Why Didn’t Any of You Tell Me About Lurlene McDaniel?

I could've really used ‘Baby Alicia Is Dying’ when I was 12

Collage: Lurlene McDaniel/Lerner Books
literally dead

This weekend, a beloved friend (lets call her “Sarah” because that’s her name) and I were inspecting some of my many recent bruises. I’d been doing yoga and have never had a tender touch when it comes to pressing my fingertips against my own shins while halfway lifting; I fell off a stationary skateboard inside my own apartment trying to impress a man. These are both viable explanations for my contusions, but still, something wasn’t adding up. Sarah suggested it was leukemia. She said “Lurlene McDaniel” had taught her this much: when it comes to mysterious bruising, it’s always going to be leukemia.

I didn’t know who Lurlene McDaniel was. I assumed Lurlene McDaniel was some freak she went to middle school with. Sarah was shocked. We’re both readers, and Lurlene McDaniel, she told me, was one of the most famous authors of all time with regards to stories about children who have cancer, go blind, and/or are Amish.

Obviously, the first thing that caught my attention was the name Lurlene McDaniel, much to Sarah’s annoyance. Yes, her name is Lurlene, but that’s not even the freakiest part about her, she implored. She started listing Lurlene McDaniel’s many titles to me. Lurlene McDaniel wrote over seventy books, including:

Baby Alicia is Dying, about a baby who is born with AIDS

Six Months to Live, about a 13-year-old girl who won’t graduate middle school because, well, you know

If I Should Die Before I Wake, about a debutante named Deanne who doesn’t want to spend her summer on silly debutante activities like hanging out at the country club and flirting with the rich boys, preferring to spend time with the kids in the cancer wing at the local hospital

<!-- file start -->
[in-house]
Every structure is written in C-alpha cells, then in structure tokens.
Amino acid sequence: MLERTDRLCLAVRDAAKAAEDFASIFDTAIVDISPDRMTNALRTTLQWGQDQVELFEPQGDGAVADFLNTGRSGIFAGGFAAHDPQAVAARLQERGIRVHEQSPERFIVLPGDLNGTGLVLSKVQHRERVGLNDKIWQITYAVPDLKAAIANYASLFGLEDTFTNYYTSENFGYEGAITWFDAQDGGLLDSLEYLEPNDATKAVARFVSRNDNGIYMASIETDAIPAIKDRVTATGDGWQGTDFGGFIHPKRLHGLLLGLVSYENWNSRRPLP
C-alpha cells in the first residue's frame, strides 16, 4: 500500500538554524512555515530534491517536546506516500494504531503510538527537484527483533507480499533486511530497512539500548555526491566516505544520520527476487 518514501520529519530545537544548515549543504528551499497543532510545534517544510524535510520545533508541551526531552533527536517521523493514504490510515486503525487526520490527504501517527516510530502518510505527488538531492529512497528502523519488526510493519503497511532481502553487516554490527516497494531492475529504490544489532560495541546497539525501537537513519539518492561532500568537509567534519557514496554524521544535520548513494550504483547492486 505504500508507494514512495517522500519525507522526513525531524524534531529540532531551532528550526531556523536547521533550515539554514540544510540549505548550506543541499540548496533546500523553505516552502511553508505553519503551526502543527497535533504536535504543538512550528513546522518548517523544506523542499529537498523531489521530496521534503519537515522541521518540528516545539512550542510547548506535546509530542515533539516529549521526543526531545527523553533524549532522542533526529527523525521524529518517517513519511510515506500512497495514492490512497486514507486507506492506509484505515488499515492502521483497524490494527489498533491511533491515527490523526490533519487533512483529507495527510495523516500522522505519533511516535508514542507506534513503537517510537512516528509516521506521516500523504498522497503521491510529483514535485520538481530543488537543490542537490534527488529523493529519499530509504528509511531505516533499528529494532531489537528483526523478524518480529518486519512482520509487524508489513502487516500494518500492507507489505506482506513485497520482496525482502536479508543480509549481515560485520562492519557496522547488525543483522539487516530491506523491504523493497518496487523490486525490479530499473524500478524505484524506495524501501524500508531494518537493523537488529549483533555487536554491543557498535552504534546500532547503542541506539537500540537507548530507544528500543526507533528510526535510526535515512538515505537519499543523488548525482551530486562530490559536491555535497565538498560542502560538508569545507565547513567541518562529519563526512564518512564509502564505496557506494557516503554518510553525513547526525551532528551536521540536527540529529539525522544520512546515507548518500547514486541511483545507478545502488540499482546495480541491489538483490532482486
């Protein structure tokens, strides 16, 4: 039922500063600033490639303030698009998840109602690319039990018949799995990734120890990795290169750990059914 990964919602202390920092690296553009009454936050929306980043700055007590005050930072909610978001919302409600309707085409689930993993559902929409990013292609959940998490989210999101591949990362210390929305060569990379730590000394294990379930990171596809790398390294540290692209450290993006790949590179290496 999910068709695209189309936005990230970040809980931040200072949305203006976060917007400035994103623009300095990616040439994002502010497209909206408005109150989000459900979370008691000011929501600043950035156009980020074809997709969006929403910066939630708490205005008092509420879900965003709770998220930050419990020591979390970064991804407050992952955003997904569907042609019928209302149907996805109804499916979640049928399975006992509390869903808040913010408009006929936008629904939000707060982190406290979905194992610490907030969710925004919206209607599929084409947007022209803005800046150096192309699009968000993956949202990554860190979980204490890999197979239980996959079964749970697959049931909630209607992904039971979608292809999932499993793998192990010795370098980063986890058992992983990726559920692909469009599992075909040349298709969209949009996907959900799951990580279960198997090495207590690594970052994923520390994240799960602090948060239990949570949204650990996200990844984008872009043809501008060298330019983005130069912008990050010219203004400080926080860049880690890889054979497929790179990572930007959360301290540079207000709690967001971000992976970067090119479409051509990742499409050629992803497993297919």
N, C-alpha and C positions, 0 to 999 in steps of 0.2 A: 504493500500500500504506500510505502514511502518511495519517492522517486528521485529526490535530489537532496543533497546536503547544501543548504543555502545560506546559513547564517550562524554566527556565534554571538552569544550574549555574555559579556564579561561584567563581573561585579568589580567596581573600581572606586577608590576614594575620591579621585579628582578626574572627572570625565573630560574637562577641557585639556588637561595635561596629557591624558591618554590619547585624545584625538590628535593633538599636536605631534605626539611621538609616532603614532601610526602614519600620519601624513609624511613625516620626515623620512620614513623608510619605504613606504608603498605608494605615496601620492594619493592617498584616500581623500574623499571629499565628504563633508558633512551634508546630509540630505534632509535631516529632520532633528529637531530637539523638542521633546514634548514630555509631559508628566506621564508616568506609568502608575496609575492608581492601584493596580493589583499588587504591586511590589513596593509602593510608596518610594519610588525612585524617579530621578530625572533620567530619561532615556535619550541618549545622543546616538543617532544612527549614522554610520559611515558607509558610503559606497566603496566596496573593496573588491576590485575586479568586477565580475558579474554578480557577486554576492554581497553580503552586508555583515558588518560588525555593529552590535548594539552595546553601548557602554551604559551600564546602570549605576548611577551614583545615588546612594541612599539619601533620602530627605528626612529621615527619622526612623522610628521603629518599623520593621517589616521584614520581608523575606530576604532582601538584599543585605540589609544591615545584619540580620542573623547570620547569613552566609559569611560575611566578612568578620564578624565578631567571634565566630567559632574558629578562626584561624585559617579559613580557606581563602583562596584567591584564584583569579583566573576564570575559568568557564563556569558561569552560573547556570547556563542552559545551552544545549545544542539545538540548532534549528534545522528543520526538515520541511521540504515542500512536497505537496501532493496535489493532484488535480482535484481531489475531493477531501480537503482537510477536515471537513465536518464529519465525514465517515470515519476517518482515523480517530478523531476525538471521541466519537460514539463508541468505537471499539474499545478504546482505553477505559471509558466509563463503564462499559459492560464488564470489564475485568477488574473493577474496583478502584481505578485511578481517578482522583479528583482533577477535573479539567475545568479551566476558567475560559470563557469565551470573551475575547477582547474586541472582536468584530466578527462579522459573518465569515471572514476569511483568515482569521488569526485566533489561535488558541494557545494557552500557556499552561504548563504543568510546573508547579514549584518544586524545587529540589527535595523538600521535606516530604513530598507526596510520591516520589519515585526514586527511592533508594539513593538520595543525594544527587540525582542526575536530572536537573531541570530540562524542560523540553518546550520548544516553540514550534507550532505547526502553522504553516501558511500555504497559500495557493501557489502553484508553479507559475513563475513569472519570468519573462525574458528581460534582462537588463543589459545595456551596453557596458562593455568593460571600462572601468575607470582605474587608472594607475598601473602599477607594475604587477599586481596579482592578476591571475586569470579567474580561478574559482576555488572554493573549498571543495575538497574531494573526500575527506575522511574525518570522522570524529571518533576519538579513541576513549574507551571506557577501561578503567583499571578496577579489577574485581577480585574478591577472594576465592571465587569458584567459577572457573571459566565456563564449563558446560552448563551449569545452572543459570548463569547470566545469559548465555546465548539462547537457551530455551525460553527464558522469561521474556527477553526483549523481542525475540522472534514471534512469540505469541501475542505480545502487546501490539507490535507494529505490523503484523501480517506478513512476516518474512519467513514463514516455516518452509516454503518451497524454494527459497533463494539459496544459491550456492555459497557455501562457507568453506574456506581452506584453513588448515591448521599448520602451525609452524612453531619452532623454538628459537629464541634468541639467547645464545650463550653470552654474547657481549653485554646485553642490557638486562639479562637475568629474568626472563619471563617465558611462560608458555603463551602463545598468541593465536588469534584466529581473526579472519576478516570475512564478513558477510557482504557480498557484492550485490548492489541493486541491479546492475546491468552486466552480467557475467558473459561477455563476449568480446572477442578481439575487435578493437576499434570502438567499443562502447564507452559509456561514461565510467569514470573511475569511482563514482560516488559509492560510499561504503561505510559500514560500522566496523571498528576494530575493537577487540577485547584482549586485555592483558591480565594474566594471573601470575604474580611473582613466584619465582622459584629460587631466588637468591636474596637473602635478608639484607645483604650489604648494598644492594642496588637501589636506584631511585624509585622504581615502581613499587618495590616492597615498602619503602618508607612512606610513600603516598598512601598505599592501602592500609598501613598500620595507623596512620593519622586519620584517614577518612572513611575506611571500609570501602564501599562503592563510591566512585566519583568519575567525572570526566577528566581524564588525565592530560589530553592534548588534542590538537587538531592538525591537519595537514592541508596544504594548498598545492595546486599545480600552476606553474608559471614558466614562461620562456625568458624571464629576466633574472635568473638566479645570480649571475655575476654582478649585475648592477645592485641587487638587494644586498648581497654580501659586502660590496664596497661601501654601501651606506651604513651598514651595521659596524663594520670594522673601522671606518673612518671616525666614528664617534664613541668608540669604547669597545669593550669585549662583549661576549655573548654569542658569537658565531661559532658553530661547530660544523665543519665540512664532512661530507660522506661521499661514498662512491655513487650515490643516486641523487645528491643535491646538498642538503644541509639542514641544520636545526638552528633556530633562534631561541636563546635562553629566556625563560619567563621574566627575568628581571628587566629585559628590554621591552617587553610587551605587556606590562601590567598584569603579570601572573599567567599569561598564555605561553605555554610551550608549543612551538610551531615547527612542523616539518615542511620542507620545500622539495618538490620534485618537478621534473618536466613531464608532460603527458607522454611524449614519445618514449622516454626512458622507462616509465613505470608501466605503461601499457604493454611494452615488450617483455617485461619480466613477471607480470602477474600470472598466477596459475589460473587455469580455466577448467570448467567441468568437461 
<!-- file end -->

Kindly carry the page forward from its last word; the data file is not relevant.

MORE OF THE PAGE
Mother Please Don’t Die, about yet another 13-year-old girl whose mother has a mysterious headache.

Sixteen and Dying, about an HIV-positive teen who gets one special wish from an anonymous benefactor

Telling Christina Goodbye, about a college-bound senior whose best friend dies in an incident involving a patch of black ice

I was scream-laughing. How had nobody besides Sarah, who is admittedly quite savvy, heard of Lurlene McDaniel? I tweeted about “Lurlene” “McDaniel,” still not quite believing she was real, and as it turned out, legions of you had heard about Lurlene McDaniel, even if you hadn’t thought of her in years.

Lurlene McDaniel, may have in fact, hurt plenty of you pretty badly.

Sure, this all checks out. I guess my only question is: Why did none of you tell me about Lurlene McDaniel?

Like all of you lunatics apparently, I too was a deeply unwell hypochondriac child who convinced myself I was dying at all times between 1997 and 2009. I had a headache for like 12 years straight. My parents didn’t quite know what to do with me when I became fixated on the death, dying, and being dead aspects of the three never-found Alcatraz prisoners who hand-fashioned dummies from found objects and positioned them in their cells to fool guards with while escaping across the bay after a family vacation to the former prison when I was seven. It’s not exactly a parenting choice I would’ve made, but it’s what happened. They sent me to child therapy and let me watch all the television and read all the Betty and Veronicas I wanted, but nothing helped soothe me to sleep.

I could have used Lurlene then. I needed to know that other beautiful debutante types like me had it worse and in fact, the children’s ward of my hometown hospital was probably chock full of children with only months to live. We all could have had each other, and now, a million years later, I’m just finding out in the form of a viral tweet that everyone else liked the feeling of being sad and alone.

I ordered a few of Lurlene’s books off eBay this weekend, but I fear it’s too late for me. Baby Alicia, notably, is already dead.